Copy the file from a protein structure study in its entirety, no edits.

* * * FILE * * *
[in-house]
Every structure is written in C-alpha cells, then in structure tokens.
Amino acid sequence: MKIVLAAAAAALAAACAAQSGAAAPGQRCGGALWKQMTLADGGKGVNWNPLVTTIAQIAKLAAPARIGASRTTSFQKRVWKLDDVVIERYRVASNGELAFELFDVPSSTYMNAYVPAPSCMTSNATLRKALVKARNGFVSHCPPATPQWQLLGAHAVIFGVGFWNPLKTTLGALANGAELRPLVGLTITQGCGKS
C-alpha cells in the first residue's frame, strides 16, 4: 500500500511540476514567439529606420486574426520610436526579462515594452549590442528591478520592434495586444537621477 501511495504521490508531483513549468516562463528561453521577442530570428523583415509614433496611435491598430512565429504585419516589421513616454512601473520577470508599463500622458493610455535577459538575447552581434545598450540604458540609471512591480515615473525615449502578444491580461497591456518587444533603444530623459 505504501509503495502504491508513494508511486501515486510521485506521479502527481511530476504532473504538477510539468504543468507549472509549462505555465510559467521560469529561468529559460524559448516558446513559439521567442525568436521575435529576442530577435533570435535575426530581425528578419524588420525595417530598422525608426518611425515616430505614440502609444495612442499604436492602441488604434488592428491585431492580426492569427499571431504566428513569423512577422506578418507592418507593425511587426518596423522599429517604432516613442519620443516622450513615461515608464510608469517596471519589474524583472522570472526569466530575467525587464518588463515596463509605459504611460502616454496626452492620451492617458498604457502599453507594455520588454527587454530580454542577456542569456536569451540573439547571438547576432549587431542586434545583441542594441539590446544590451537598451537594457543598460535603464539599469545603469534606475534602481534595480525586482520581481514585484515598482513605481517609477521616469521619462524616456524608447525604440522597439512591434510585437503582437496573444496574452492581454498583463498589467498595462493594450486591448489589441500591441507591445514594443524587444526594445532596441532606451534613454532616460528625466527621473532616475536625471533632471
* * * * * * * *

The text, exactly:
[in-house]
Every structure is written in C-alpha cells, then in structure tokens.
Amino acid sequence: MKIVLAAAAAALAAACAAQSGAAAPGQRCGGALWKQMTLADGGKGVNWNPLVTTIAQIAKLAAPARIGASRTTSFQKRVWKLDDVVIERYRVASNGELAFELFDVPSSTYMNAYVPAPSCMTSNATLRKALVKARNGFVSHCPPATPQWQLLGAHAVIFGVGFWNPLKTTLGALANGAELRPLVGLTITQGCGKS
C-alpha cells in the first residue's frame, strides 16, 4: 500500500511540476514567439529606420486574426520610436526579462515594452549590442528591478520592434495586444537621477 501511495504521490508531483513549468516562463528561453521577442530570428523583415509614433496611435491598430512565429504585419516589421513616454512601473520577470508599463500622458493610455535577459538575447552581434545598450540604458540609471512591480515615473525615449502578444491580461497591456518587444533603444530623459 505504501509503495502504491508513494508511486501515486510521485506521479502527481511530476504532473504538477510539468504543468507549472509549462505555465510559467521560469529561468529559460524559448516558446513559439521567442525568436521575435529576442530577435533570435535575426530581425528578419524588420525595417530598422525608426518611425515616430505614440502609444495612442499604436492602441488604434488592428491585431492580426492569427499571431504566428513569423512577422506578418507592418507593425511587426518596423522599429517604432516613442519620443516622450513615461515608464510608469517596471519589474524583472522570472526569466530575467525587464518588463515596463509605459504611460502616454496626452492620451492617458498604457502599453507594455520588454527587454530580454542577456542569456536569451540573439547571438547576432549587431542586434545583441542594441539590446544590451537598451537594457543598460535603464539599469545603469534606475534602481534595480525586482520581481514585484515598482513605481517609477521616469521619462524616456524608447525604440522597439512591434510585437503582437496573444496574452492581454498583463498589467498595462493594450486591448489589441500591441507591445514594443524587444526594445532596441532606451534613454532616460528625466527621473532616475536625471533632471